Things That Go Bump in the Night

The Universe is well populated with catastrophic hazards. Wandering black holes, supernovae, gamma-ray bursters, intergalactic collisions that spray a whole galaxy with radiation, not to mention the more prosaic collision with an asteroid.

One thing these have in common is that there isn't anything we can do about them - though in a few decades we might be able to deal with a wandering comet or asteroid that has our number, if it announces itself well in advance.

UPDATE: Bee has some thoughts. See link at Blogroll.

On the other hand, there are the disaster we bring on ourselves. Most of the common epidemic diseases that plagued us for thousands of years - measeles, smallpox, etc., we got from the animals we domesticated. Even the modern scourge of AIDS was contracted from monkees. We also have a bad habit of devastating the ecosystem. The Native American immigrants to America of 13000 years ago promptly killed off a lot of the big game - elephants, camels, giant beaver, horses. Gun wielding Europeans came close to finishing off the rest.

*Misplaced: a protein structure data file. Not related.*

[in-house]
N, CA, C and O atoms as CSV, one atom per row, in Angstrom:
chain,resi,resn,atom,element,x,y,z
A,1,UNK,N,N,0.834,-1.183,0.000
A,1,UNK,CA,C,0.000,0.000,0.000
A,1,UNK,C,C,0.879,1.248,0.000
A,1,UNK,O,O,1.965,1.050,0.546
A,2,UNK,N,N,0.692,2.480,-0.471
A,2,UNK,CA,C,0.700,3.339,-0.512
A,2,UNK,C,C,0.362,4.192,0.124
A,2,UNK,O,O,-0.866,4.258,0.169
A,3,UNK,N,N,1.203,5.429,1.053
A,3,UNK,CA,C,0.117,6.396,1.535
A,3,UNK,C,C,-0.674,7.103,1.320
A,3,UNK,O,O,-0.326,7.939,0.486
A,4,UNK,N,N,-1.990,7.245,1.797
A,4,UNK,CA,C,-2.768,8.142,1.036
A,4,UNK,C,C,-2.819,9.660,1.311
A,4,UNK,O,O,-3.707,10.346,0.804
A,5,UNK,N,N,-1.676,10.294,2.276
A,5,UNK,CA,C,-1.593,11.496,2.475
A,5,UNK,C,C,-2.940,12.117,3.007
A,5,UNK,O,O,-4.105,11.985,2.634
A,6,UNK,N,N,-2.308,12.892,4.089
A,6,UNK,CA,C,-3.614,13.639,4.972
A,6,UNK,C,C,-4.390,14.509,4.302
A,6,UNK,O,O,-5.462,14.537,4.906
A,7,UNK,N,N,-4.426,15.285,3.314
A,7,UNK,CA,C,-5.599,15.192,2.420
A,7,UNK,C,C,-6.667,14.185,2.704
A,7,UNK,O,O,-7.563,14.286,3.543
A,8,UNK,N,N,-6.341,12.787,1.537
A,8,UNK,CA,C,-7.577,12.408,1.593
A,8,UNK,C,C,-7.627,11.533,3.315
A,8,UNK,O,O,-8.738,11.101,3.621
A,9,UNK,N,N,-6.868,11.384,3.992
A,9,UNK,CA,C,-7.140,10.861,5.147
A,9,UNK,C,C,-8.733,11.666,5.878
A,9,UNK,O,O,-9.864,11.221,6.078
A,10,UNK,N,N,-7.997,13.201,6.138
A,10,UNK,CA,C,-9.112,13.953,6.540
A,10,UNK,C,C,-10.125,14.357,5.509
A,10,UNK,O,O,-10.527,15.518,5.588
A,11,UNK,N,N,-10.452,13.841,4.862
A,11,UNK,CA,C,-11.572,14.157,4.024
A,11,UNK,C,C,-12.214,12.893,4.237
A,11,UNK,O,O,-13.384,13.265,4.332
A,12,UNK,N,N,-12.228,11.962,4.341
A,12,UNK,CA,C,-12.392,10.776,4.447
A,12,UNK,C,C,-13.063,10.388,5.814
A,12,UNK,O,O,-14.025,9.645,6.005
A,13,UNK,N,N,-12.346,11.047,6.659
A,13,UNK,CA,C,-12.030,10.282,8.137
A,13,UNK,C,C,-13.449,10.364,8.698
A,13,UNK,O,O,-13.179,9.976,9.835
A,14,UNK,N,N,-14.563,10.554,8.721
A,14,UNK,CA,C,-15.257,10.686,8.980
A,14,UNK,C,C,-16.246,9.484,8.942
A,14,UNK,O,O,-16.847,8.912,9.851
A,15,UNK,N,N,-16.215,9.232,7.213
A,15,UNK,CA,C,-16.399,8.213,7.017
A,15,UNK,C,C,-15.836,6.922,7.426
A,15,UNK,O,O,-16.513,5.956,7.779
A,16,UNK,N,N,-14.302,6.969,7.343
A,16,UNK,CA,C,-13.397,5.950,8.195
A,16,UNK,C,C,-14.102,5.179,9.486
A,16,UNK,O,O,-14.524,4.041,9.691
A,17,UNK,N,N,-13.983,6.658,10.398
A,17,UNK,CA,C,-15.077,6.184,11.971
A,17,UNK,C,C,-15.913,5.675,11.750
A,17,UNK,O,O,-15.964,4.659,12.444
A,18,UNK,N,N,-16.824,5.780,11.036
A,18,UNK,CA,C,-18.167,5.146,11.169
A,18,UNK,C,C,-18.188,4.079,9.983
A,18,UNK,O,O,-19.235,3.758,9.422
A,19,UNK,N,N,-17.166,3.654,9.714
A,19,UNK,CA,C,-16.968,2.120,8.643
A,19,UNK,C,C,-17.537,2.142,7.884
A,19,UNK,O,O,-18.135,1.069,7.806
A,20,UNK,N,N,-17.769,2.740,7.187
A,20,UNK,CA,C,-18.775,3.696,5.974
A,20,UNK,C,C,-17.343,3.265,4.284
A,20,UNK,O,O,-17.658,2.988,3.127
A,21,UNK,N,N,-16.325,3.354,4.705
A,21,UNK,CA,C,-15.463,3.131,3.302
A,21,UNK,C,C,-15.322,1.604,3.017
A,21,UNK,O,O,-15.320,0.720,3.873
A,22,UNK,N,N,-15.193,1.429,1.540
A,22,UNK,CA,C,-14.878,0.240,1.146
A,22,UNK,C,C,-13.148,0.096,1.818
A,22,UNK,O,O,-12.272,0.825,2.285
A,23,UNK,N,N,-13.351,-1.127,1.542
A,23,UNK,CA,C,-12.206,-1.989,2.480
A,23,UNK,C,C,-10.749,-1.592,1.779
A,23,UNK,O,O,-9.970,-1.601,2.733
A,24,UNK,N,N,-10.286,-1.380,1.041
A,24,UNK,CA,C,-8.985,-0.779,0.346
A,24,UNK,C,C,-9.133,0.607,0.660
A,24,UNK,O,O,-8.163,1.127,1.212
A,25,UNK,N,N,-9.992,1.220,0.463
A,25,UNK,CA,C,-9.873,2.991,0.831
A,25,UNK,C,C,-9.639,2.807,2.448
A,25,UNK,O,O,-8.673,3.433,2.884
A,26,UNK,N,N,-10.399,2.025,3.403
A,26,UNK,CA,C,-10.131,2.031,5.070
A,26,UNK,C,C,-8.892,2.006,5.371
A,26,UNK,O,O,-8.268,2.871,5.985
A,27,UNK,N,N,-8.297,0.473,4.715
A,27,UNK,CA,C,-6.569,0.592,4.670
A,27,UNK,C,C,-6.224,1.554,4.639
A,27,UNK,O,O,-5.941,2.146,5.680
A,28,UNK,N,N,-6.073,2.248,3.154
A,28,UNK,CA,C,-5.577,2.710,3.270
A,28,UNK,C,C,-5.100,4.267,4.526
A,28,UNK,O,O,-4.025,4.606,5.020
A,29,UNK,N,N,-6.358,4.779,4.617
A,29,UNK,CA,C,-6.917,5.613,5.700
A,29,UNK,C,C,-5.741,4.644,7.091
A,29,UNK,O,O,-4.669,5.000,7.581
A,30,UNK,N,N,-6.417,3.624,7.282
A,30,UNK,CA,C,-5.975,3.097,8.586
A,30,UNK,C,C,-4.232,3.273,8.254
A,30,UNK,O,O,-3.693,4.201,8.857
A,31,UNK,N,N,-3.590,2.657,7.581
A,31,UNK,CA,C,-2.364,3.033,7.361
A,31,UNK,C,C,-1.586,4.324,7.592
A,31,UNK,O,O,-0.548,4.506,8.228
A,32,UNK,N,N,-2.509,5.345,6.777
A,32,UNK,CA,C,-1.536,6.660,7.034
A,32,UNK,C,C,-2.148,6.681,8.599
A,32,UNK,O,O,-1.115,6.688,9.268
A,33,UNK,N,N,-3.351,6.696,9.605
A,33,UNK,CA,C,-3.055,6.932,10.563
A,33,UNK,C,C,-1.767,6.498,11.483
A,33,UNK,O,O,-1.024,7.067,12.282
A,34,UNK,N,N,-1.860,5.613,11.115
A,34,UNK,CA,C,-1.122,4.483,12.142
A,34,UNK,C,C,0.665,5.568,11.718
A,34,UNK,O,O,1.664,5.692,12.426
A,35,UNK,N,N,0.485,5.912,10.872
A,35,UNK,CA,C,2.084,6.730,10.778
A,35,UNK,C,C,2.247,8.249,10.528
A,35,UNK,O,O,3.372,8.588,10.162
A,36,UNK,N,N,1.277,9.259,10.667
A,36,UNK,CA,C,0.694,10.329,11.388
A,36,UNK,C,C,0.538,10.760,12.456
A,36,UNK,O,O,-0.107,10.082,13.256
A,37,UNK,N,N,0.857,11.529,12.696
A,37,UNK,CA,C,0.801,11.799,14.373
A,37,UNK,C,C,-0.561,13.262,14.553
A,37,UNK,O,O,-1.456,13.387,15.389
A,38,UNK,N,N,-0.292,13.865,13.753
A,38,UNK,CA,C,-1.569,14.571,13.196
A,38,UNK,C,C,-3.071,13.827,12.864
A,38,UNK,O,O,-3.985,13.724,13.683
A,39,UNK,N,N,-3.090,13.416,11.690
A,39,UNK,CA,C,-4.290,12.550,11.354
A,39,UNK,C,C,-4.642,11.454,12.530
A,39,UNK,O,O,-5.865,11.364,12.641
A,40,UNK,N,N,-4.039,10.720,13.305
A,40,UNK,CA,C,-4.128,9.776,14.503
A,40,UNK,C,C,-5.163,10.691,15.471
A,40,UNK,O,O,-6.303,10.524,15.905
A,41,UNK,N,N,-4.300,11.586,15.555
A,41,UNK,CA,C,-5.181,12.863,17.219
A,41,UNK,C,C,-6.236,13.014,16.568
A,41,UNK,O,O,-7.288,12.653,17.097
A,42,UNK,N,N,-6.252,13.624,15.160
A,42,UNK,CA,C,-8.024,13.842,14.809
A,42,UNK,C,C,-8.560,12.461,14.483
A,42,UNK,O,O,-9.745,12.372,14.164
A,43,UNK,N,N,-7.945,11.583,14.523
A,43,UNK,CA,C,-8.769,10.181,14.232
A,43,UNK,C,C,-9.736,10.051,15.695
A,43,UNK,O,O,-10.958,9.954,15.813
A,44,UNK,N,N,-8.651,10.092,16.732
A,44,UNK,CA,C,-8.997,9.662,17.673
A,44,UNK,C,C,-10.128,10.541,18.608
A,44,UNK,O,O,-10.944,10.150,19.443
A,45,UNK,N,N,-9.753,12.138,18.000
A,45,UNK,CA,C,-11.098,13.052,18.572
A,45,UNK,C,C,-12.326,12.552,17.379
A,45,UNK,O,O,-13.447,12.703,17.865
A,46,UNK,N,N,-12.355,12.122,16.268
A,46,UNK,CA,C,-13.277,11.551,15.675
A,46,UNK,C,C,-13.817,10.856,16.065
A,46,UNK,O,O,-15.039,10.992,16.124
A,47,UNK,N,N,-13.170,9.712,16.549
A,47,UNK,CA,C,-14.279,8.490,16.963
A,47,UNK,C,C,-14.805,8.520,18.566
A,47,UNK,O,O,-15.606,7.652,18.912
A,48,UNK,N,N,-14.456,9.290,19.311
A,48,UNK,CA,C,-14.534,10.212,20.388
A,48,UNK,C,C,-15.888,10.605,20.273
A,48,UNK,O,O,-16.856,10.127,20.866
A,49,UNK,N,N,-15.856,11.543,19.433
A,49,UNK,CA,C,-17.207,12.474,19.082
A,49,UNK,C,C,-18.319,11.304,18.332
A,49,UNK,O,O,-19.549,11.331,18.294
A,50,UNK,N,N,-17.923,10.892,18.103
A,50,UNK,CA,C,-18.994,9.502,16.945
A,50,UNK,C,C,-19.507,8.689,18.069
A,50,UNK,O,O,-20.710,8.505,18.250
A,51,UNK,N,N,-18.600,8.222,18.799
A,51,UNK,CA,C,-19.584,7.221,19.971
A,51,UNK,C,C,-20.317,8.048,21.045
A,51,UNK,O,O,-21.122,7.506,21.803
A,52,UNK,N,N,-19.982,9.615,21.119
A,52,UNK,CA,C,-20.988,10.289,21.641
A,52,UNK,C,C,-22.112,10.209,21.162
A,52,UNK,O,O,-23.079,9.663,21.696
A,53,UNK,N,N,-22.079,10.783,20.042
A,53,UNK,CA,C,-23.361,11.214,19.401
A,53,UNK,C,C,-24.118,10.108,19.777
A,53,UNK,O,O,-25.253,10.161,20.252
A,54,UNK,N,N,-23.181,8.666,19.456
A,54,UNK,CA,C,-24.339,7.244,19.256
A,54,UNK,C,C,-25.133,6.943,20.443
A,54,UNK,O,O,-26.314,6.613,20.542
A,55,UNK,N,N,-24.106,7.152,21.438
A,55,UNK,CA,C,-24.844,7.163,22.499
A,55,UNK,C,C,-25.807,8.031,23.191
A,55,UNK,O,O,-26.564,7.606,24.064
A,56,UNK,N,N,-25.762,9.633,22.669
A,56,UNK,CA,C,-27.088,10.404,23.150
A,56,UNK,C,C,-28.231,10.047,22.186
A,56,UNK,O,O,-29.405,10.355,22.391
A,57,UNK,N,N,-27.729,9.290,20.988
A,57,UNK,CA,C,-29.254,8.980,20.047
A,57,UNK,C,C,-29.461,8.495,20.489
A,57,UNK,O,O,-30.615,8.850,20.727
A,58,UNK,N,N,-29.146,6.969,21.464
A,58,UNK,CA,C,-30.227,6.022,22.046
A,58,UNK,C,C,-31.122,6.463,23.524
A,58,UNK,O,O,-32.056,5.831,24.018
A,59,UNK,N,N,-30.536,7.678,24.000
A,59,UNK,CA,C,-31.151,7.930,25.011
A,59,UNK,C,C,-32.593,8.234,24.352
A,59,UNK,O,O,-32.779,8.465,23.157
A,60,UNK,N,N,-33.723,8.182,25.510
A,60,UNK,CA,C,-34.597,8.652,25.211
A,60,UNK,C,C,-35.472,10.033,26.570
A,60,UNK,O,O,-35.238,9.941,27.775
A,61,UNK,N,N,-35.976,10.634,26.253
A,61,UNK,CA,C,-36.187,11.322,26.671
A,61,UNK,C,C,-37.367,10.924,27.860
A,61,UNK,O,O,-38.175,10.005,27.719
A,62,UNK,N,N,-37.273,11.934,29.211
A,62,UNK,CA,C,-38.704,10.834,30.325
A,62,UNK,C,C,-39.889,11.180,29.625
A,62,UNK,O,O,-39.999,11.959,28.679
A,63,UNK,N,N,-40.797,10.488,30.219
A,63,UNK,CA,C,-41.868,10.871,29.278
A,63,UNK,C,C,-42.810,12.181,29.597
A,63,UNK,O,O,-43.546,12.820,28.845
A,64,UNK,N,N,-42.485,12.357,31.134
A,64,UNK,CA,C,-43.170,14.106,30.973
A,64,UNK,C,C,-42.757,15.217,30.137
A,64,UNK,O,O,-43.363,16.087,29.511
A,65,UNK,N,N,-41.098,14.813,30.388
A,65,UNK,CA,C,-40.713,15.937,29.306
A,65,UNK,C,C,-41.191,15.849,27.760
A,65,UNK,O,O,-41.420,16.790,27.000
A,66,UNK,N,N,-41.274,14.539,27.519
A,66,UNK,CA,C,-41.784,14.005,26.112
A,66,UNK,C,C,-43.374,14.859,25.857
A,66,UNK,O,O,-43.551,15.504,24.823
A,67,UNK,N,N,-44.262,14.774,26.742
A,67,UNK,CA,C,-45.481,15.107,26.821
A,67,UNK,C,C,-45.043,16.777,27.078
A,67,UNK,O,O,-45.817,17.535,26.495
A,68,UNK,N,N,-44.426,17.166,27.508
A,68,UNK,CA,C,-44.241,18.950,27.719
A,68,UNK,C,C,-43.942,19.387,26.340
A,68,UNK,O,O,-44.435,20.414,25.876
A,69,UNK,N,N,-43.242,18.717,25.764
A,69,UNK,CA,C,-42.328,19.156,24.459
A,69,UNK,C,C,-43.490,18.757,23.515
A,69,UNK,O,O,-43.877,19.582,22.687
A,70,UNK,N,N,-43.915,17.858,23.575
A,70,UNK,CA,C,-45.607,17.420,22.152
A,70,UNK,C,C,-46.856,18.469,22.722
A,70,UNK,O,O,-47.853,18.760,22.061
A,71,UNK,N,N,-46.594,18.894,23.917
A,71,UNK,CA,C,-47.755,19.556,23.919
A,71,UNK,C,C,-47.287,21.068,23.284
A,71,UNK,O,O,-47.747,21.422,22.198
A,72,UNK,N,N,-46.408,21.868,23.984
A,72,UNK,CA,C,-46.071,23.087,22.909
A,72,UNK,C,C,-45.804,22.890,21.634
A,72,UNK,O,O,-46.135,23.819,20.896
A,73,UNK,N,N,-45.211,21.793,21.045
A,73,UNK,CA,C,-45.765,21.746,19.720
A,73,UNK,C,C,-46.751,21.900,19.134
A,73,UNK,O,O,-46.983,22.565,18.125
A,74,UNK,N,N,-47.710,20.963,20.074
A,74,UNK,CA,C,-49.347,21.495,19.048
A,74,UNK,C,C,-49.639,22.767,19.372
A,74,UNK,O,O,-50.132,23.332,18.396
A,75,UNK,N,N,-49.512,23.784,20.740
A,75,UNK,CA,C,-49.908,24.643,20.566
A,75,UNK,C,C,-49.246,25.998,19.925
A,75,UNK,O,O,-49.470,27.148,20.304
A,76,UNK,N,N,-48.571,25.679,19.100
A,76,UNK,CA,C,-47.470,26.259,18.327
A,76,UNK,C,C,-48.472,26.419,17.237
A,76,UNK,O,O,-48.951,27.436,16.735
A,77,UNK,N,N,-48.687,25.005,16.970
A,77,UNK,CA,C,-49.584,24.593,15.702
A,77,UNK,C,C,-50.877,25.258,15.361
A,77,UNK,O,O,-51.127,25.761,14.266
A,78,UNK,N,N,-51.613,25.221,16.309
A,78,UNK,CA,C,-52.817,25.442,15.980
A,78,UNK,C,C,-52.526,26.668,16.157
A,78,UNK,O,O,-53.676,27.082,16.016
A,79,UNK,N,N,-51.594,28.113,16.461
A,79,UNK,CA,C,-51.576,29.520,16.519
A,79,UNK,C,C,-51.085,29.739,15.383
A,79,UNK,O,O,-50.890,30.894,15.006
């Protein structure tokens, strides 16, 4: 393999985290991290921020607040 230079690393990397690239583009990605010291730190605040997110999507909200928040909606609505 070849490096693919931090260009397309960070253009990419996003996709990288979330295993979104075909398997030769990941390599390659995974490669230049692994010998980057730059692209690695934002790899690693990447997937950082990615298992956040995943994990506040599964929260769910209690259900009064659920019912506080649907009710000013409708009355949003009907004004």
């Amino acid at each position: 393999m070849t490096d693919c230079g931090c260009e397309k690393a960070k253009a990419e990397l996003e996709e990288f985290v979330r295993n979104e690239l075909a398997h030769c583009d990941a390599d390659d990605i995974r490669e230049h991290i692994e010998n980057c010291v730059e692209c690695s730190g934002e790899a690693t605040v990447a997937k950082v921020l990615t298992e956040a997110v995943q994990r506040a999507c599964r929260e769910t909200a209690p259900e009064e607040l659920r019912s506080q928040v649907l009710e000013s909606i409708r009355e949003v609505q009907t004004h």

More modern adventures are there too. Asbestos mining practically wiped out the small town of Libby Montana. The toxic stuff not only killed the miners, but the dust on their clothing also devasted their spouses and children. The clean living Mormons of Utah have very high cancer rates thanks to nuclear testing in Nevada, and everyone in the world of my age carries around some of the fallout in our bones.

One big challenge we face now is the threat of anthropogenic global warming. Unlike some of the others, we can't say that nobody saw this one coming. It doesn't seem likely that it can be prevented though. I see very little appetite for the kind of sacrifice likely to be required.

AGW is probably only a civilization destroyer in its worst case manifestation, though. How about more drastic stuff?

One of the odd puzzles of our Universe is apparent absence of other technological civilizations. "Where are they"?, as Fermi asked. As we have learned about star formation and planetary formation it has become obvious that planets are commonplace, as are stars like the Sun. What little we know about the origin of life argues that it too is likely to be common. As we run out of excuses for the absence of aliens to greet us, one ugly possibility rears its head.

Maybe when a civilization reaches sufficient technological maturity to advance to space it manages to destroy itself. Just about the time it starts getting decent space legs, it's probably also starting to probe the weak interaction center, thereby producing something bad, like a strangelet or a black hole.

Just sayin'.

Personally I think we face a much greater threat from Lord Voldemort. Not to mention George Bush.


Popular posts from this blog

The Worst

Inequality and Technological Progress